Parenting

“You Can’t Spoil a Baby!” Research Says To Comfort Crying Babies

What’s the first thing moms do when their babies cry? They pick them up, sing songs their little ones like, and cuddle. Well, we also have these people who say that new moms spoil their babies.

Some moms are advised to adjust their babies to their own schedule. A new mom should live her life as she did before.

Really? I don’t think so. Babies need their moms all the time. They are hungry, cold, hot, sad or in pain. Your baby needs you.

If it cries, it needs you. It may be a simple hug, but yes, your baby needs that hug more than anything in this world.

Parents sometimes ignore these cries because they don’t want to spoil the baby. Well, they are wrong. You can cuddle and comfort your baby as much as you want.

Notre Dame psychologist Darcia Narvaez and her team released the most interesting findings. According to them, babies are healthier and develop into happier adults when they are raised with affection, sensitivity and playfulness.

Professor Narvaez warns parents who ignore their baby’s need for comfort.

Babies cry because they are hungry or sleepy. Sometimes they need to be held and comforted. Your responsibility as a parent is to make your baby feel secure and confident.

This security and confidence will help your baby feel better and gain more independence.

Peter Gorski, M.D., an assistant professor of pediatrics at Harvard Medical School, in Boston, and chairman of the American Academy of Pediatricians’ National Committee on Early Childhood, Adoption, and Dependent Care, says that by comforting your toddler you will boost its independence.

Children are more eager to explore boundaries and explore the world if they know they can depend on their parents.

Parents need to pay attention to their instinct and hold their babies. She worked with Lijuan Wang and Ying Cheng, and the results of their efforts were released in the journal Applied Developmental Science.

The team observed over 600 adults. They talked about their childhood and analyzed details from their past. This includes the affectionate touch they received and the free play they were allowed. Positive family time was also evaluated.

The results showed that adults who grew up as happy children weren’t anxious and their mental wellbeing was better.

“These things independently, but also added up together, predicted the adults’ mental health, so they were less depressed, less anxious, and their social capacities — they were more able to take other people’s perspective. They were better at getting along with others and being open-hearted.”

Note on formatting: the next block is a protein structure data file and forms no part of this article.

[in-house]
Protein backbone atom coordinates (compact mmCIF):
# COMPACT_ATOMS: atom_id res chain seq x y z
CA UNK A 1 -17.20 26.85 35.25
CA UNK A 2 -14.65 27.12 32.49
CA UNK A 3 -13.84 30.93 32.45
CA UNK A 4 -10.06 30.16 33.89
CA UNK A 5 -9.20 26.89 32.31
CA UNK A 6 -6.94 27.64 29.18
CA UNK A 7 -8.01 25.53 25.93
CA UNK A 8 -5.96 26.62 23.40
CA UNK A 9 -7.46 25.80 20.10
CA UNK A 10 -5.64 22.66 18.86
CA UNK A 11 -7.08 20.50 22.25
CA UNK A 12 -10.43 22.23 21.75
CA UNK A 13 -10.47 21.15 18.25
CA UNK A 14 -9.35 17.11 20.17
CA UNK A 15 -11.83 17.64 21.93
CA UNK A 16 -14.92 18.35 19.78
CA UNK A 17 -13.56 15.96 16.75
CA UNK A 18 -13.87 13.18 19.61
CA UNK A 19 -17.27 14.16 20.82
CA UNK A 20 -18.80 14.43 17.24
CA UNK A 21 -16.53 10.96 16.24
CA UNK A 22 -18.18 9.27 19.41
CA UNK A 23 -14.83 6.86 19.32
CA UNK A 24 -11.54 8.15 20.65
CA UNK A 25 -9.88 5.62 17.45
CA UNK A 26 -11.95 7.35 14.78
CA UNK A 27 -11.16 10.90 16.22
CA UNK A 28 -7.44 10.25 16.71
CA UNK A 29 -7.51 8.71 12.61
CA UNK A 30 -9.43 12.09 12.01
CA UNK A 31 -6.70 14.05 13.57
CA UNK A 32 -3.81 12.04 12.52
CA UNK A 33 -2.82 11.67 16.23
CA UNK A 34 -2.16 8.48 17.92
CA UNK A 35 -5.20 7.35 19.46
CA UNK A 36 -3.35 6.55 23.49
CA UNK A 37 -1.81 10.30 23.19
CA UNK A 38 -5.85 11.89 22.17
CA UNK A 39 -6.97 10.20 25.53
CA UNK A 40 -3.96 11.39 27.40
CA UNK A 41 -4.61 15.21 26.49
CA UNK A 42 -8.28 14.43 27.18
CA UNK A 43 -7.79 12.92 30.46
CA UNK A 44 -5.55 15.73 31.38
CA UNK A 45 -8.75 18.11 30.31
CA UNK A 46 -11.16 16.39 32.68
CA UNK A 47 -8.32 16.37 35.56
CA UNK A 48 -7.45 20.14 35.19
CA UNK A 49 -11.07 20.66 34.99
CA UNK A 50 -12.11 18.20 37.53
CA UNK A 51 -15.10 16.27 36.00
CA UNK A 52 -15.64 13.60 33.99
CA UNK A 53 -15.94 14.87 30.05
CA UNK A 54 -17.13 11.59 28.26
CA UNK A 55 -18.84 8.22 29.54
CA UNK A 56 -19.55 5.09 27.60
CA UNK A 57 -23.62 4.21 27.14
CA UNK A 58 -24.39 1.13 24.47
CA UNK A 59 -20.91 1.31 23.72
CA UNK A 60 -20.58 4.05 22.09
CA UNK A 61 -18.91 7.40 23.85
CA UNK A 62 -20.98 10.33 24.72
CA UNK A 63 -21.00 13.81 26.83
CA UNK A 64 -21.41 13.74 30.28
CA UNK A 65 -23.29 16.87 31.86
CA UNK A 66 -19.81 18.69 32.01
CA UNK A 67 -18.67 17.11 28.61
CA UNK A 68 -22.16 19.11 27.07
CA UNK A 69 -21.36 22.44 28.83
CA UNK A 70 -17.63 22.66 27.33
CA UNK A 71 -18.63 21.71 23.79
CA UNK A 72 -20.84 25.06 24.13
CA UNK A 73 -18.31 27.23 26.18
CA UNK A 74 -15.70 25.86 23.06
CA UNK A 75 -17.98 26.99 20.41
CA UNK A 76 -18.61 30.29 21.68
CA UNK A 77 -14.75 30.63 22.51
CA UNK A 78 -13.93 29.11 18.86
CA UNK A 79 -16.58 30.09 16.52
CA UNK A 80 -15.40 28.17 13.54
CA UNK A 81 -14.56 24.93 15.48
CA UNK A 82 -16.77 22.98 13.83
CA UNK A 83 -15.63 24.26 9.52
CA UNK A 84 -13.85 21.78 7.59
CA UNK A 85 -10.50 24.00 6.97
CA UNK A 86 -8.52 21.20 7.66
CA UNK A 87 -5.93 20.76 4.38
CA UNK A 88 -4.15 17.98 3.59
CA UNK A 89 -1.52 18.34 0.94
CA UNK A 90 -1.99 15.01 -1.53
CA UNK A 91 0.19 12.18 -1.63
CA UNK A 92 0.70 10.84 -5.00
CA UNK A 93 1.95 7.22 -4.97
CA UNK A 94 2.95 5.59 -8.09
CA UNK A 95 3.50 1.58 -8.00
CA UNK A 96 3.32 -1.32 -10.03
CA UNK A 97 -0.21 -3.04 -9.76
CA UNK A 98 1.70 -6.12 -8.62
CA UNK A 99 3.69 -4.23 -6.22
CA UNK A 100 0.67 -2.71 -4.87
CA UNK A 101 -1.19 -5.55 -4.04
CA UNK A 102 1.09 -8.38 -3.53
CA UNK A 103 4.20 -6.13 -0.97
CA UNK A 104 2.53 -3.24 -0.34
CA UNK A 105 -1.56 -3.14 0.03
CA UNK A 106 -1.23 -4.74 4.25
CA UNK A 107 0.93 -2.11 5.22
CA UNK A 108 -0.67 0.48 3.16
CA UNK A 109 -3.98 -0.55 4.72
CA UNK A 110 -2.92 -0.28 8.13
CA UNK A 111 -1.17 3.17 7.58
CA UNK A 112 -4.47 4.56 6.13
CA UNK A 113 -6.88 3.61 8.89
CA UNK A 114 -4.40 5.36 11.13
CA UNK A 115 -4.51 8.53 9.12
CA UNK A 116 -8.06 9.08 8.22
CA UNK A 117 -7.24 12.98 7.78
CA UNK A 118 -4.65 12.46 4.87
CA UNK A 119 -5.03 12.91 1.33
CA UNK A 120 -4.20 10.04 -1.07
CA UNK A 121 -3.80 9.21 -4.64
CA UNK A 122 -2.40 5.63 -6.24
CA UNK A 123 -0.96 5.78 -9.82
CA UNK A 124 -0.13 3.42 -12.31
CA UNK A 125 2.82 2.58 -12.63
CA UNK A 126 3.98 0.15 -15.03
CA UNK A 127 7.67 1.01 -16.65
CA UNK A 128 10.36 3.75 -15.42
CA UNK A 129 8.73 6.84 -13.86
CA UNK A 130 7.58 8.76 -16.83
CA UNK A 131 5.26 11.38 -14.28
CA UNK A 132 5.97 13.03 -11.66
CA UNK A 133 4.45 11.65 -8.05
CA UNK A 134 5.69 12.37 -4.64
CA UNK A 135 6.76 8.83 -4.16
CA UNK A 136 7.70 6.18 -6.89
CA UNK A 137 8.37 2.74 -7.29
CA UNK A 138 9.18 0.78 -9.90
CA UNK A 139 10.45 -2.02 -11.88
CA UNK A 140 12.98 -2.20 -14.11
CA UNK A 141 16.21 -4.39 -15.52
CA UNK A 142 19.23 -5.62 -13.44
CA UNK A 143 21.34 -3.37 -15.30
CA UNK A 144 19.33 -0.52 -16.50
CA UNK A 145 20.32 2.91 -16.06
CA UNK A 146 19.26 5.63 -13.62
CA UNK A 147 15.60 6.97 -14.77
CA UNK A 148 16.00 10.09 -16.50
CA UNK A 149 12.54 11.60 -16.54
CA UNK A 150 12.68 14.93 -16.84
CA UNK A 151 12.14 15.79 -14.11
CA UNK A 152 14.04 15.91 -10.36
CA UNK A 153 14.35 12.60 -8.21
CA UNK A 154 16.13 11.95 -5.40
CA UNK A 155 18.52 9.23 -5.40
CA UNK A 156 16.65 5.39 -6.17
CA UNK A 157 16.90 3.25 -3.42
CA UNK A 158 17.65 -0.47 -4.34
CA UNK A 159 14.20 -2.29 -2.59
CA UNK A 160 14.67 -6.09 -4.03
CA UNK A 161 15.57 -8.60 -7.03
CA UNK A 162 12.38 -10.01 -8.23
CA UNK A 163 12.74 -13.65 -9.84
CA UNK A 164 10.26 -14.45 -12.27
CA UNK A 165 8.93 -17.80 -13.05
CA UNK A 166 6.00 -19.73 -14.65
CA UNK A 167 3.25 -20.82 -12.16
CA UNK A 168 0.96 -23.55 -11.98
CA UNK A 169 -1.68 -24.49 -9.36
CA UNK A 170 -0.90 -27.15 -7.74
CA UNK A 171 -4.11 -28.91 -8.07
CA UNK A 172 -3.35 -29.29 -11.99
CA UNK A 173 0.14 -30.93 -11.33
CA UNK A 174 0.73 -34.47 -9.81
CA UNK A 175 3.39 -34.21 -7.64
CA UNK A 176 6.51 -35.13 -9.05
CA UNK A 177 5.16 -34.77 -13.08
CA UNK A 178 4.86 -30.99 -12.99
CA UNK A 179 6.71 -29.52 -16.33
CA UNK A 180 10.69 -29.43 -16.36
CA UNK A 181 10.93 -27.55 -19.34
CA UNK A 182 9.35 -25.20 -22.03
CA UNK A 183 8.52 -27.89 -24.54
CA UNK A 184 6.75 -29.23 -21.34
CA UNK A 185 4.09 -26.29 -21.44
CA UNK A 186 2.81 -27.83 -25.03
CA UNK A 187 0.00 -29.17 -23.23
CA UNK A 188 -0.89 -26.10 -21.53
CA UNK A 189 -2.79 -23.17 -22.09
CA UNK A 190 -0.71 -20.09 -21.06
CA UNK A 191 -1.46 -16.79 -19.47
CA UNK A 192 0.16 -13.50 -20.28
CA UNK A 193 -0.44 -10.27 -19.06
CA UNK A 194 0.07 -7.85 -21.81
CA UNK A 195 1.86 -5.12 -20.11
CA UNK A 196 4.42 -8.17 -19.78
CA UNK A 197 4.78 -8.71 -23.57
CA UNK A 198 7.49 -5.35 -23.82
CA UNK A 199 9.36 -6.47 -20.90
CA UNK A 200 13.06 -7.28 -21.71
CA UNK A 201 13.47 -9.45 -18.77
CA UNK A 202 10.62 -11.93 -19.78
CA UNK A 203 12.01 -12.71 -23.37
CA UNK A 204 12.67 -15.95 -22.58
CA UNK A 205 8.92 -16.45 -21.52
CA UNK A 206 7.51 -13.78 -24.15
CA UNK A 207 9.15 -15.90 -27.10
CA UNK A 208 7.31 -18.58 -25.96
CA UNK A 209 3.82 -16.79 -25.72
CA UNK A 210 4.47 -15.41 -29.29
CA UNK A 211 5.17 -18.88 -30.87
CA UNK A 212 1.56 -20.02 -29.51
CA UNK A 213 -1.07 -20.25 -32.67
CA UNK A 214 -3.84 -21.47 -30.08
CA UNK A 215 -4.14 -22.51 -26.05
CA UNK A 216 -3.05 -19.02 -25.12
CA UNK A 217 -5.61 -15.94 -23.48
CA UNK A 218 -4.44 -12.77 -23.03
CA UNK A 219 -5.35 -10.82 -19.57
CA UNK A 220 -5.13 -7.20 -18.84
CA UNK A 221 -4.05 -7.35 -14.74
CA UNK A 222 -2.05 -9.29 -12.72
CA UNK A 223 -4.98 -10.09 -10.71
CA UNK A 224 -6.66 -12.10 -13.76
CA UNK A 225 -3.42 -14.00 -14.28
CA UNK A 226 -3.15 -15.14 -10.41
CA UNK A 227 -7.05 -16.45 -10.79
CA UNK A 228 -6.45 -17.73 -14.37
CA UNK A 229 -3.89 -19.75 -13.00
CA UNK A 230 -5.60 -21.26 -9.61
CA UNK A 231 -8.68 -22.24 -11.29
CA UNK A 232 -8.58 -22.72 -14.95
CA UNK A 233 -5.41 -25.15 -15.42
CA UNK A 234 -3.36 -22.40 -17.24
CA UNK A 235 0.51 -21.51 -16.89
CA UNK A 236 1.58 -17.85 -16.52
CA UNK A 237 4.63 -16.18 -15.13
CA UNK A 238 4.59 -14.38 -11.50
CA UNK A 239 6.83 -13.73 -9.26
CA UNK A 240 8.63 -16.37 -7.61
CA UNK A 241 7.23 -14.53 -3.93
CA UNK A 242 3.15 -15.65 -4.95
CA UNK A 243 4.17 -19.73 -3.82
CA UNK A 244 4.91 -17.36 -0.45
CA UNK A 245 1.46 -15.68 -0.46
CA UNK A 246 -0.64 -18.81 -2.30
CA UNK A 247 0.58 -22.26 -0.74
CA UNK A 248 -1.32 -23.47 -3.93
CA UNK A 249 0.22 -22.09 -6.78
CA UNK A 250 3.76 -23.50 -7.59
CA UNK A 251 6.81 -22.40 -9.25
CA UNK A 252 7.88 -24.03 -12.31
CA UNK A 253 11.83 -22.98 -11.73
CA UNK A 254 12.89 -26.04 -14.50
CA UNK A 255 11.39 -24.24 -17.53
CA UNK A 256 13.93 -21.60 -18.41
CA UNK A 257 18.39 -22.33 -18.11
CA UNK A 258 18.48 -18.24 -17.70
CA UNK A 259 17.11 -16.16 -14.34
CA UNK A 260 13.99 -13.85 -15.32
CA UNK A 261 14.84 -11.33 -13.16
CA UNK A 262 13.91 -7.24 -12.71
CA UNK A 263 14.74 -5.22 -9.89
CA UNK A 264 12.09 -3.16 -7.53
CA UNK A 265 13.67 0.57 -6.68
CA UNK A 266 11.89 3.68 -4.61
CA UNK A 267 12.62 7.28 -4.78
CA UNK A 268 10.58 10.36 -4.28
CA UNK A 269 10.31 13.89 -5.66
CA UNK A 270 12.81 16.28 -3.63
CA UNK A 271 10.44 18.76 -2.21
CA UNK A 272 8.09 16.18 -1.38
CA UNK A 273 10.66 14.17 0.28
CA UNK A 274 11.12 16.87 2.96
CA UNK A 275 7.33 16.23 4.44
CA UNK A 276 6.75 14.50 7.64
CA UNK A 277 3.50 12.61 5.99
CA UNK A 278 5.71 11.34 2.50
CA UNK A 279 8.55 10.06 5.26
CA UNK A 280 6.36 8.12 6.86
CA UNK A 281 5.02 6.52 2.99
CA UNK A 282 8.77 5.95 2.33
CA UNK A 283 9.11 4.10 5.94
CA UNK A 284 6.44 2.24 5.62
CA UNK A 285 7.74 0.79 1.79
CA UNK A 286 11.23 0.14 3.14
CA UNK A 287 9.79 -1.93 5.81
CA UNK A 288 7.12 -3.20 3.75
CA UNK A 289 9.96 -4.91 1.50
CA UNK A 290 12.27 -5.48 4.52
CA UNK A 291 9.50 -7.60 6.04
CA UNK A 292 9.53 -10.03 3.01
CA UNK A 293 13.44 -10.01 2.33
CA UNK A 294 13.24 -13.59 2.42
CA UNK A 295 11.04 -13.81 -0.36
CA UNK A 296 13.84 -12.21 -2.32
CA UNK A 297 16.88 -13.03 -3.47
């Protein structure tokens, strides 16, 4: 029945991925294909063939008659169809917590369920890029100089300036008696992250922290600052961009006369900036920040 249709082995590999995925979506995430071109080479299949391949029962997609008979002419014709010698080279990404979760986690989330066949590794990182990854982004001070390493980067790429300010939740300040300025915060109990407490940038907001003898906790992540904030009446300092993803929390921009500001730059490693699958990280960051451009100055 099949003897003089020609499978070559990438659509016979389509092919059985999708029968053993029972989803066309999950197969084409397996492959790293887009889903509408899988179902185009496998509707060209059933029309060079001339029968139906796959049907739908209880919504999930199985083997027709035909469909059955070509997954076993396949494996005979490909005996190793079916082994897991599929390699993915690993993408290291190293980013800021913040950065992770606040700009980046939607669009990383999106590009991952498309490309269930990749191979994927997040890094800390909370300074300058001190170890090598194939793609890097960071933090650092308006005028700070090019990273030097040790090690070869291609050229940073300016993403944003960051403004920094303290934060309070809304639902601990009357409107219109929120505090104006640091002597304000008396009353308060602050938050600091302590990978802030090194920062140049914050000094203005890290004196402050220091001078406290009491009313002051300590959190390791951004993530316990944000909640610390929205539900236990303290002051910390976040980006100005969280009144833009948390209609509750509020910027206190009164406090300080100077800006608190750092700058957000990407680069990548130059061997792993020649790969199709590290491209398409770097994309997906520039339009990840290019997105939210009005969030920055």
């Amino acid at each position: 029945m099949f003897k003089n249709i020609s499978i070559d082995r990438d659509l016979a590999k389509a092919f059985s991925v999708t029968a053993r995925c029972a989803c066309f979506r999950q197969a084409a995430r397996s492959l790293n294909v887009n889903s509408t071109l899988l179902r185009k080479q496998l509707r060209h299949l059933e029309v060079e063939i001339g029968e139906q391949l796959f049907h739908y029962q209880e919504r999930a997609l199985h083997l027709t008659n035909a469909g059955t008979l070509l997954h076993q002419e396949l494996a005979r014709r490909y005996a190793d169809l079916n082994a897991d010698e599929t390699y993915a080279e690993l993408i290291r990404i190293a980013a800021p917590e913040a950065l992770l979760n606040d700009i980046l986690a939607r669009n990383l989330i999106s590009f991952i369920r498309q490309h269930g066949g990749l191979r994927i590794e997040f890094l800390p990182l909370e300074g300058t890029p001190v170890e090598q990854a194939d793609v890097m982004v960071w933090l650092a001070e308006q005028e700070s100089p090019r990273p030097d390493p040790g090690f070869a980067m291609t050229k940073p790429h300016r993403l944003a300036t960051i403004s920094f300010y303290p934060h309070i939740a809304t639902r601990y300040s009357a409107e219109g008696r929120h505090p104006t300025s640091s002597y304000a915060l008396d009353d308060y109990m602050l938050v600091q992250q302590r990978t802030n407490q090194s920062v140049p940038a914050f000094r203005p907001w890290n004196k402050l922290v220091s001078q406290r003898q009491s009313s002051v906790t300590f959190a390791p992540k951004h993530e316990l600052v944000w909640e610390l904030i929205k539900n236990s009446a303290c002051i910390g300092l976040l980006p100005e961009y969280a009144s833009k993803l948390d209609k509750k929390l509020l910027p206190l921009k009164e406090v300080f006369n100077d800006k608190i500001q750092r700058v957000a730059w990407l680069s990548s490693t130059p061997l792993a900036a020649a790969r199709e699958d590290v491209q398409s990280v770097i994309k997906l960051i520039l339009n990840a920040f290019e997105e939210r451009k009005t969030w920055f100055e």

Babies need attention. This attention will help them develop on every level.

J. Kevin Nugent, director of the Brazelton Institute at Children’s Hospital in Boston and a child psychologist, explains that babies learn from their interactions with the parents.

The baby needs to know that his needs will be met. Infants need to know that there’s someone who will take care of them. Comforting is actually meeting your baby’s needs.

“What parents do in those early months and years are really affecting the way the brain is going to grow the rest of their lives, so lots of holding, touching and rocking, that is what babies expect.

They grow better that way. And keep them calm, because all sorts of systems are establishing the way they are going to work.

If you let them cry a lot, those systems are going to be easily triggered into stress. We can see that in adulthood — that people that are not cared for well, tend to be more stress reactive and they have a hard time self-calming.”

This may be exhausting and challenging for some parents. You can always ask for help. Call your friends or family. New parents need help.

The risk of spoiling a toddler appears in the second half of the first year. That’s when you will need to make adjustments.

Ester Schaler Buchholz, Ph.D., author of The Call of Solitude: Alonetime in a World of Attachment (Simon & Schuster, 1997) explains that babies need care and love, but they also need to trust themselves and their caregivers. This will help them figure things out on their own.

Parenting is exhausting and beautiful at the same time. Don’t worry, everything is a phase.

The crying will disappear one day, and you will miss comforting your baby. So, enjoy your long nights together, and give yourself more time. You are a parent. That’s your superpower.

Sources:
theheartysoul.com
www.whattoexpect.com
www.parents.com
www.webmd.com